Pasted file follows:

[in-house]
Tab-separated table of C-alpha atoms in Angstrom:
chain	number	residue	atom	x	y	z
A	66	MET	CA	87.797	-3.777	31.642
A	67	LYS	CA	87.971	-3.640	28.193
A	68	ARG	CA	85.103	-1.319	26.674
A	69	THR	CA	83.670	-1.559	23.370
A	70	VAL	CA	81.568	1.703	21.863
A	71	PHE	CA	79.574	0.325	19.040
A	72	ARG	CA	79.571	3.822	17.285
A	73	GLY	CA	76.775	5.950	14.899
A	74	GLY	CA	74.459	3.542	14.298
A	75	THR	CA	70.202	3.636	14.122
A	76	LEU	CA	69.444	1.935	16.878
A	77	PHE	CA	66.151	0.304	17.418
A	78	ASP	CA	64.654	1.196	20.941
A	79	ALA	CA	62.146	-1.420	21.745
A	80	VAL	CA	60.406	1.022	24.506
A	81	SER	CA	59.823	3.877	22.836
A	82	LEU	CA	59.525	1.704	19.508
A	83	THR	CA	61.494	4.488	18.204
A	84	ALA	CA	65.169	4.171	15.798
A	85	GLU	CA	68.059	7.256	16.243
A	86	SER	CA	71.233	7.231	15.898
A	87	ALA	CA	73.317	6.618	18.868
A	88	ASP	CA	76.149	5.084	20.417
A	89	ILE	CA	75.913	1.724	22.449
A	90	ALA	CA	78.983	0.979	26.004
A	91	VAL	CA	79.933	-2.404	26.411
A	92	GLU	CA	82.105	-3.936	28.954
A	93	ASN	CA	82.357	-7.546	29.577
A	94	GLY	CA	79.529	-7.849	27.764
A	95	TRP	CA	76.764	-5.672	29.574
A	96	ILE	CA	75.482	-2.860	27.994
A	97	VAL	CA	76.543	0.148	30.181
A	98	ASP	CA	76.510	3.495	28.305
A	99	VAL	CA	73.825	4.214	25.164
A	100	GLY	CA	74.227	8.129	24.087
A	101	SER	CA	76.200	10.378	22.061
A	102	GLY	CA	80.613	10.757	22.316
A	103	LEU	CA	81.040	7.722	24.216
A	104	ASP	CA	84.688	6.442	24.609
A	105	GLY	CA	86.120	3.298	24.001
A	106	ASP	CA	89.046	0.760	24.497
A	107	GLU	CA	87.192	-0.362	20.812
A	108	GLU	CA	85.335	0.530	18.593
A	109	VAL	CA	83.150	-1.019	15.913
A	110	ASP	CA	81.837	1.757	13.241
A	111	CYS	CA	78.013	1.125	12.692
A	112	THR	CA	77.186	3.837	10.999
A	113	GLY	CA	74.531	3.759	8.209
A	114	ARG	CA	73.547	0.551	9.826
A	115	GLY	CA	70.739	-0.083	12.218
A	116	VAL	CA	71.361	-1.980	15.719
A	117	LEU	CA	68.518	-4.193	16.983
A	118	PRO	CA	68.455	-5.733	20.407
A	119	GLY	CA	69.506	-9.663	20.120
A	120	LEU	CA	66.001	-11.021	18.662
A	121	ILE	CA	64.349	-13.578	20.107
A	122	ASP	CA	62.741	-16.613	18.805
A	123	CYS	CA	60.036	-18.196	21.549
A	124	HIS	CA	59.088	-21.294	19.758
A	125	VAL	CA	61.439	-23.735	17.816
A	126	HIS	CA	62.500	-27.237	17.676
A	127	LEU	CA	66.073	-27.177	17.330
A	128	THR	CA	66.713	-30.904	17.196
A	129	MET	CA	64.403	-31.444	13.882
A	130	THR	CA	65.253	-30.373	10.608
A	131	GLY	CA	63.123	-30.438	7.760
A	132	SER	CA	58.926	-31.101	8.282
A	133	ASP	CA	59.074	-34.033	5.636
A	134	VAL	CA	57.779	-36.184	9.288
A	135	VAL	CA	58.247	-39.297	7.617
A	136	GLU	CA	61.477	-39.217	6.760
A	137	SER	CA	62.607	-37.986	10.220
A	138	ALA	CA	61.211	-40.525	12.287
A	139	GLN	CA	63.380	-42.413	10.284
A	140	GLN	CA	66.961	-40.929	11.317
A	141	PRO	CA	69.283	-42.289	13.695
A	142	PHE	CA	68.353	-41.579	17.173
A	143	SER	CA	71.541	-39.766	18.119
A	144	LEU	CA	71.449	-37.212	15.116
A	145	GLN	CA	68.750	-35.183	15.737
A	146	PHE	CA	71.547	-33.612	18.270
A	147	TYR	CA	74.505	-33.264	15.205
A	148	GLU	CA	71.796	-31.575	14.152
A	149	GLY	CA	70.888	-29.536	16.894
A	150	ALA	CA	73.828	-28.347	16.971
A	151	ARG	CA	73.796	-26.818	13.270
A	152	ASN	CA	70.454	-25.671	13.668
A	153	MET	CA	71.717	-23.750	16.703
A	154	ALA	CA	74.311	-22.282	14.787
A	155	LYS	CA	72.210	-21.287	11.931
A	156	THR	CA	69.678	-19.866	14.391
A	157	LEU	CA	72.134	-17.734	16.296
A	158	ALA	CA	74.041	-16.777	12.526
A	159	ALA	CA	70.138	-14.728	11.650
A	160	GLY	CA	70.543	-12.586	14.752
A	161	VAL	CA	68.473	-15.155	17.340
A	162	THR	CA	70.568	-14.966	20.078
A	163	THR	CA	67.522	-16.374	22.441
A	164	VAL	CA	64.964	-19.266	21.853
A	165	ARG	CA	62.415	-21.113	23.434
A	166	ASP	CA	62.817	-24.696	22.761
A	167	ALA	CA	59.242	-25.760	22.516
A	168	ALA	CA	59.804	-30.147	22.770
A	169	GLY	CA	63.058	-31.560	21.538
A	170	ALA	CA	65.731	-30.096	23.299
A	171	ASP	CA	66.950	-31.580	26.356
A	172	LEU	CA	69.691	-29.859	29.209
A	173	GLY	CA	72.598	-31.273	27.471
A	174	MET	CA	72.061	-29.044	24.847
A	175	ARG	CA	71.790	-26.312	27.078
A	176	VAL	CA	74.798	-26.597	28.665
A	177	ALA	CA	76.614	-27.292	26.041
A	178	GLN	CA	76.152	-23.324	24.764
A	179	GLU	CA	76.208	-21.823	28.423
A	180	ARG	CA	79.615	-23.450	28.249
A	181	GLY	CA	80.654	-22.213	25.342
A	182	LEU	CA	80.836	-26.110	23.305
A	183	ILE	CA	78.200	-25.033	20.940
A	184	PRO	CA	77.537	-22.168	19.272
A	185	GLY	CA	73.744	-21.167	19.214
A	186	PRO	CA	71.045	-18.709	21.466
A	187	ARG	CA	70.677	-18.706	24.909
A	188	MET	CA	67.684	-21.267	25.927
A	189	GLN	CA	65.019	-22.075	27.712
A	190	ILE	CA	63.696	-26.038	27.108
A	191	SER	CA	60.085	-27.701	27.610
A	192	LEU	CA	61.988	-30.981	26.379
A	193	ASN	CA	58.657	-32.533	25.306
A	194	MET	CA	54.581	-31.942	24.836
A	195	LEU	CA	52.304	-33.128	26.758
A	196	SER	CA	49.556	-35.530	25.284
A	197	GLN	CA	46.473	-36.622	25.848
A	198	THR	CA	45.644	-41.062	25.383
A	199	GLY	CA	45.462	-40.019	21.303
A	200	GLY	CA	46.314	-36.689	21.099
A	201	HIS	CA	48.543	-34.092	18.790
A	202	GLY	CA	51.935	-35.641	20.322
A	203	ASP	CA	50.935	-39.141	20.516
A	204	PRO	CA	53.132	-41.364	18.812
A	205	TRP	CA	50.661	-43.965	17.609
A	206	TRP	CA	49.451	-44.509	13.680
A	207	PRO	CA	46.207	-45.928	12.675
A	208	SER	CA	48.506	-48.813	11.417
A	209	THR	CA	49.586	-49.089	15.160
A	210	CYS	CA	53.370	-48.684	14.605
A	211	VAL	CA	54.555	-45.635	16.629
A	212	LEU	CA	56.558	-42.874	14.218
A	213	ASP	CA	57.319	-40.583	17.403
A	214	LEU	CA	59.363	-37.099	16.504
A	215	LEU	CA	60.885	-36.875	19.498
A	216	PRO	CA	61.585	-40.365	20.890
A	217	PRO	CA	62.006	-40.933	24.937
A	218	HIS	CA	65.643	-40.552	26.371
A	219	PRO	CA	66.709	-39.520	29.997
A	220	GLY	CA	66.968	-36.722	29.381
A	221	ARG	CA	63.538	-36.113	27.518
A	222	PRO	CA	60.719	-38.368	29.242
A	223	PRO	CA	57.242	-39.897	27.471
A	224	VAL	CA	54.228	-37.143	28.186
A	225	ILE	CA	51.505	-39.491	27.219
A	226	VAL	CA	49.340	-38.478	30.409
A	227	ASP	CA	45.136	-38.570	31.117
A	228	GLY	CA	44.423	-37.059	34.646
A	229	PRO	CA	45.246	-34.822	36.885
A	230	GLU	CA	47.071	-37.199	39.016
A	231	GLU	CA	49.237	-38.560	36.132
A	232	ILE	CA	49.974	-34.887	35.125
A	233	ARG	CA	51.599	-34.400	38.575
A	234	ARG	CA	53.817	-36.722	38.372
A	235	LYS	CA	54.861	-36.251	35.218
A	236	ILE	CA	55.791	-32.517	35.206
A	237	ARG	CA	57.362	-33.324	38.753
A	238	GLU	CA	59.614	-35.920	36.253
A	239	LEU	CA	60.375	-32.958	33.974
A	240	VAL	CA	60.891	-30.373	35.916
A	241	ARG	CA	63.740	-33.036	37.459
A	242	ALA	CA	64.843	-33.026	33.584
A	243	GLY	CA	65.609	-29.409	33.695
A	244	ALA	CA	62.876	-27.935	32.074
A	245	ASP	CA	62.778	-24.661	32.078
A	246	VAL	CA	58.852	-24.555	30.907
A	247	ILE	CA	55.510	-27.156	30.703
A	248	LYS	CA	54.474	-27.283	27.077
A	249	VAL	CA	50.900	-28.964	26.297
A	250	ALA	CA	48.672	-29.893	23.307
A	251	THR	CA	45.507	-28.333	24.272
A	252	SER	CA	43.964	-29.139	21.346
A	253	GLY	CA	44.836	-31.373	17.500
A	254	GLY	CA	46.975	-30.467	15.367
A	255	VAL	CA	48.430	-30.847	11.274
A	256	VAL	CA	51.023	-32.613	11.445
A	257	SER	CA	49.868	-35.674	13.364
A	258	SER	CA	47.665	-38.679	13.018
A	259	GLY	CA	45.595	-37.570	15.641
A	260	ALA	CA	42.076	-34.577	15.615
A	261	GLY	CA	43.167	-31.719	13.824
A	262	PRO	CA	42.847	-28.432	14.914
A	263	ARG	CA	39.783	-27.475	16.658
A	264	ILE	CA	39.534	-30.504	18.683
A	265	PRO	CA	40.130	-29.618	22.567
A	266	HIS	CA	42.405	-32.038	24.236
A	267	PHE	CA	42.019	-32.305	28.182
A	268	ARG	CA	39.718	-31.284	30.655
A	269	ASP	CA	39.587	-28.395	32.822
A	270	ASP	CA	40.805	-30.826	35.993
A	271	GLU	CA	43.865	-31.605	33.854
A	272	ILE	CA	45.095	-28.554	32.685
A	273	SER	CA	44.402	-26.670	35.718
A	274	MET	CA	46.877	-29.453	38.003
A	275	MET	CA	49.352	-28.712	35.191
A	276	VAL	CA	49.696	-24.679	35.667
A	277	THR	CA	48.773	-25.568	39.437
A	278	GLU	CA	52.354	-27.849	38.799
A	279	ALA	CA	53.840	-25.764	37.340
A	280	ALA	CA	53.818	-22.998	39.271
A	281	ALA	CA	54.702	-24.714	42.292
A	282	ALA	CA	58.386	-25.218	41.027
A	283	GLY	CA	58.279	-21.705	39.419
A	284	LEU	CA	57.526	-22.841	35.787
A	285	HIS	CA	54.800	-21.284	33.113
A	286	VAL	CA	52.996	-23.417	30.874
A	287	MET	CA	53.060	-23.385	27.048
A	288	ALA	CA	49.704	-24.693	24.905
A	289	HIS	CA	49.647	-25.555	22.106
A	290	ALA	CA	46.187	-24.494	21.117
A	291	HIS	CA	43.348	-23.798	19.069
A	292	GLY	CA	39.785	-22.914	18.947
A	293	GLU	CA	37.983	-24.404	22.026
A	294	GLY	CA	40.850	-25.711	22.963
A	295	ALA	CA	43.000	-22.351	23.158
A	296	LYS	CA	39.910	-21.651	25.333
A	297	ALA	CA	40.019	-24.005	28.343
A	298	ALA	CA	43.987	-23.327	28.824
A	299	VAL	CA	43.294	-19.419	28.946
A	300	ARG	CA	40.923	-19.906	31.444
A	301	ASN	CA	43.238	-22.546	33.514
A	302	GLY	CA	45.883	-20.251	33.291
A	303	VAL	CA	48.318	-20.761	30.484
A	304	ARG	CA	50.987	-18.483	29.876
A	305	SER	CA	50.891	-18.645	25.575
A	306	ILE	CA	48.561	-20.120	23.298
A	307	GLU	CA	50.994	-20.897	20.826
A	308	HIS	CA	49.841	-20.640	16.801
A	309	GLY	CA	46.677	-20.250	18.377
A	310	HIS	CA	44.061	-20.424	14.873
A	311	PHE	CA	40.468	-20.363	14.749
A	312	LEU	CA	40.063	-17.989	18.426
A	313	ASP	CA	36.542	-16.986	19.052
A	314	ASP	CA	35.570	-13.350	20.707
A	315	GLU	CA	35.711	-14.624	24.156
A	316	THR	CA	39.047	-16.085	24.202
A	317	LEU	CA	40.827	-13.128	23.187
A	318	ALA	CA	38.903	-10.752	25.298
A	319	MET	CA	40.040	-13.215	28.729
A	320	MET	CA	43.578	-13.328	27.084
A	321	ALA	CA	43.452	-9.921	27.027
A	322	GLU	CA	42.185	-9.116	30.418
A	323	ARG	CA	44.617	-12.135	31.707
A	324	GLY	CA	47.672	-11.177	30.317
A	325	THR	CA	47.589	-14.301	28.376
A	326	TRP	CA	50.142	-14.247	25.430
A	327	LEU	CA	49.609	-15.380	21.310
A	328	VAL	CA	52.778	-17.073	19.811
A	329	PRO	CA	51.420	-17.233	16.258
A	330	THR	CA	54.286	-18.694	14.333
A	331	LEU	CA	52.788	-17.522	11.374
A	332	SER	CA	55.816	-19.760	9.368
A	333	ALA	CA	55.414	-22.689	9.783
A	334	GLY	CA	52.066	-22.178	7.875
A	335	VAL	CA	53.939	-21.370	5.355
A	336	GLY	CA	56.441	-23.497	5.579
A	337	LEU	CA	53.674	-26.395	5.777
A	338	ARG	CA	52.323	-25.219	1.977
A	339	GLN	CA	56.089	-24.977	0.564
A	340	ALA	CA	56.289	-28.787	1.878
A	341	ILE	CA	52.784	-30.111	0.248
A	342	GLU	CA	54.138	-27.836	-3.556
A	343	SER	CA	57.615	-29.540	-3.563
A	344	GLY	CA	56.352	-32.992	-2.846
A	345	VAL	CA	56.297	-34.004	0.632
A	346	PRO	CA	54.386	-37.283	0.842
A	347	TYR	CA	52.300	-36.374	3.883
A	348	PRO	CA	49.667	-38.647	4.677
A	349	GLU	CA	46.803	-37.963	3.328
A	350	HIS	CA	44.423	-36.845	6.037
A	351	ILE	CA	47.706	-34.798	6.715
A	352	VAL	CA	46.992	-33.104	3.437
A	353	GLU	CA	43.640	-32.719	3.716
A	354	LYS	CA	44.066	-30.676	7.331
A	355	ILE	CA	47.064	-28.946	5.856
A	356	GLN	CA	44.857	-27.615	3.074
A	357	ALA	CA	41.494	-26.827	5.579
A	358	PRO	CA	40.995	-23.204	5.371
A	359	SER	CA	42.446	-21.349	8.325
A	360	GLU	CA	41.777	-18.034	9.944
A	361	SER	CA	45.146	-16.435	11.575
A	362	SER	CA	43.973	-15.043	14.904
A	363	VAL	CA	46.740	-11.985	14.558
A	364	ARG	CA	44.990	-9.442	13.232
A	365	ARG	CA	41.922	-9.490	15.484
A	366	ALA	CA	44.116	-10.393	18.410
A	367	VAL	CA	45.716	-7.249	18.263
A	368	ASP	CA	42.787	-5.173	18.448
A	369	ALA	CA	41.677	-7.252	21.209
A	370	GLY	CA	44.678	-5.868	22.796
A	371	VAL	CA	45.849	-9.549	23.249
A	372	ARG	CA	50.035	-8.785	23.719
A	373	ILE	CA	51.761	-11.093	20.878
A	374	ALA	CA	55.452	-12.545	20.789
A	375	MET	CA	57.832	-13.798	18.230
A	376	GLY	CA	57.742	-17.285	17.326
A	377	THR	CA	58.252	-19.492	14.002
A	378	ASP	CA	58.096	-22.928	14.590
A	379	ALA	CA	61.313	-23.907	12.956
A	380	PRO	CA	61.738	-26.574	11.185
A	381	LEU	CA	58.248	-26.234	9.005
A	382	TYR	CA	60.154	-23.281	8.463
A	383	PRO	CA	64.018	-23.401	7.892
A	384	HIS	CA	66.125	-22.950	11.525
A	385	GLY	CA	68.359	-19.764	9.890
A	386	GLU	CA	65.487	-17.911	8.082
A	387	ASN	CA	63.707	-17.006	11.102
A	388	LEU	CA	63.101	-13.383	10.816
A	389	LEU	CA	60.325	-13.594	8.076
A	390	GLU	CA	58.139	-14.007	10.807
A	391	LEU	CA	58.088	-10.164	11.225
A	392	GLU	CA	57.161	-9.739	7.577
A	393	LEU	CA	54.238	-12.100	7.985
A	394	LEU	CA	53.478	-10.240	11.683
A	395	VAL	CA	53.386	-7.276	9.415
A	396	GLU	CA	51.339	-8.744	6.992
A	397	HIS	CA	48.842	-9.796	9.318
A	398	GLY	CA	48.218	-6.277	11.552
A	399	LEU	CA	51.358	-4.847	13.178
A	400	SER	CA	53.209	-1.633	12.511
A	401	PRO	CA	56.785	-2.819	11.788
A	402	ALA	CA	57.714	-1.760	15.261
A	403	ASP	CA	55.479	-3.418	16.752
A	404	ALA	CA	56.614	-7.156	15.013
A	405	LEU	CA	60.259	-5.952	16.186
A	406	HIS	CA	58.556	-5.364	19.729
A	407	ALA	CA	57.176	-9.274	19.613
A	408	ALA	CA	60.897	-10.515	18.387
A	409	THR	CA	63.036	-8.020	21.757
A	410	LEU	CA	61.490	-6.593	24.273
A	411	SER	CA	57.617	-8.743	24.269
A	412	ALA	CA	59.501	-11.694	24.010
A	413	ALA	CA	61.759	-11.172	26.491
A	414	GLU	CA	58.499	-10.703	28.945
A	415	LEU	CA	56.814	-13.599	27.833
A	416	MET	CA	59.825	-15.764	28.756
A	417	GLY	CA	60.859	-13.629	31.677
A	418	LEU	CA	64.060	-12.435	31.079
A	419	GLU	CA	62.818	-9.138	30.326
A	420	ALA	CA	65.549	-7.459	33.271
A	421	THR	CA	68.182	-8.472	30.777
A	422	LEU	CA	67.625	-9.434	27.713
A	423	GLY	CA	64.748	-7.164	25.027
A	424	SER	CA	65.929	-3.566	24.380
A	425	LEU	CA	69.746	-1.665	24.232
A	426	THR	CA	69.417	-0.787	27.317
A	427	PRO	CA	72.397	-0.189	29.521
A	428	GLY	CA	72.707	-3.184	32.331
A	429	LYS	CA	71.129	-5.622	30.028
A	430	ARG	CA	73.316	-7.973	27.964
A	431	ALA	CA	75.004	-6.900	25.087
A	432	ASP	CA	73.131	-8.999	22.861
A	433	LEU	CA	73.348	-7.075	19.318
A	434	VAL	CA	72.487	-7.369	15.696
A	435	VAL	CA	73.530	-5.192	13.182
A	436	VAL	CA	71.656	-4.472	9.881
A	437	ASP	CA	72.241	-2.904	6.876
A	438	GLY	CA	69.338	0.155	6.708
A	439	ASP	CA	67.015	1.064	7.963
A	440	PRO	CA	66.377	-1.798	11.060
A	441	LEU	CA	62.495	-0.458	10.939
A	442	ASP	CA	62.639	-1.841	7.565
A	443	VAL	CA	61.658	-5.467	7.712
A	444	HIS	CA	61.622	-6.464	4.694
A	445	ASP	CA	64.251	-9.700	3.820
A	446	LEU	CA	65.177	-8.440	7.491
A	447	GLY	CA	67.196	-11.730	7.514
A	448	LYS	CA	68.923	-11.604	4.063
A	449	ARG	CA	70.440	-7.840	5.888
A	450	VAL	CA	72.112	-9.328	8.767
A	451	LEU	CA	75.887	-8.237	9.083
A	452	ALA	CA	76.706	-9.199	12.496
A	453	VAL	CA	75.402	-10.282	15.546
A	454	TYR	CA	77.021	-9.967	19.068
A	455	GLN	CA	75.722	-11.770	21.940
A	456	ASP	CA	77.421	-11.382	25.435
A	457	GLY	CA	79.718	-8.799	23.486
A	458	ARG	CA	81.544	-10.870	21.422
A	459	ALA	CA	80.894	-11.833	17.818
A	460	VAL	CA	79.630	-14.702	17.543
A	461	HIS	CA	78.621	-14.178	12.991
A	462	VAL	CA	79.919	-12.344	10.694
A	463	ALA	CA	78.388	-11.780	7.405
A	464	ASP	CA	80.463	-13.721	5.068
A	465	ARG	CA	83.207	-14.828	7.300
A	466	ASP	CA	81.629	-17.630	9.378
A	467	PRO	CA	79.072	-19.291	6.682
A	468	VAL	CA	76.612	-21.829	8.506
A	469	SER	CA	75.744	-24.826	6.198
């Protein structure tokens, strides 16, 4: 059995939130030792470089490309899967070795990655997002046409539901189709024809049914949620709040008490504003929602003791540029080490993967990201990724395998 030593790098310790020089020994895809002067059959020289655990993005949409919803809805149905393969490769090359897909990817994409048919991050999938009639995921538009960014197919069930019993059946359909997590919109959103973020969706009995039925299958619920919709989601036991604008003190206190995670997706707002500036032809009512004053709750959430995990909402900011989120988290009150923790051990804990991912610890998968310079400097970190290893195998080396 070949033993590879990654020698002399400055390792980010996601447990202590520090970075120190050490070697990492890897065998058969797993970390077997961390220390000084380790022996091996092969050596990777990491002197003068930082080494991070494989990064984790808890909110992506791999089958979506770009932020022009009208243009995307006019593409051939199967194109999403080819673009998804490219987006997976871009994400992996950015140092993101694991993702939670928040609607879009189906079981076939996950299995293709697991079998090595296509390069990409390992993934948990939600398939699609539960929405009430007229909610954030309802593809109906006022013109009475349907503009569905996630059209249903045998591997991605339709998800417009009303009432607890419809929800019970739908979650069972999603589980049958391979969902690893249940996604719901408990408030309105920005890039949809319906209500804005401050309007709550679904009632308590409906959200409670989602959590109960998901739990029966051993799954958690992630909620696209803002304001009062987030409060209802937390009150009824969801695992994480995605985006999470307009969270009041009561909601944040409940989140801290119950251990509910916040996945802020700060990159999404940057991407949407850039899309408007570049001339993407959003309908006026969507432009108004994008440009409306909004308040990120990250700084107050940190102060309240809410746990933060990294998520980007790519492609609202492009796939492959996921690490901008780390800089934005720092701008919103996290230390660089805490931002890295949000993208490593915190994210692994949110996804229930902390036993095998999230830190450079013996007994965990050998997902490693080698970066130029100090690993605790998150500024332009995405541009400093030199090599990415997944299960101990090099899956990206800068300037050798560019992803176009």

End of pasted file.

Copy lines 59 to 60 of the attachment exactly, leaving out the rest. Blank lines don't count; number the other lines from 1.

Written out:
A	121	ILE	CA	64.349	-13.578	20.107
A	122	ASP	CA	62.741	-16.613	18.805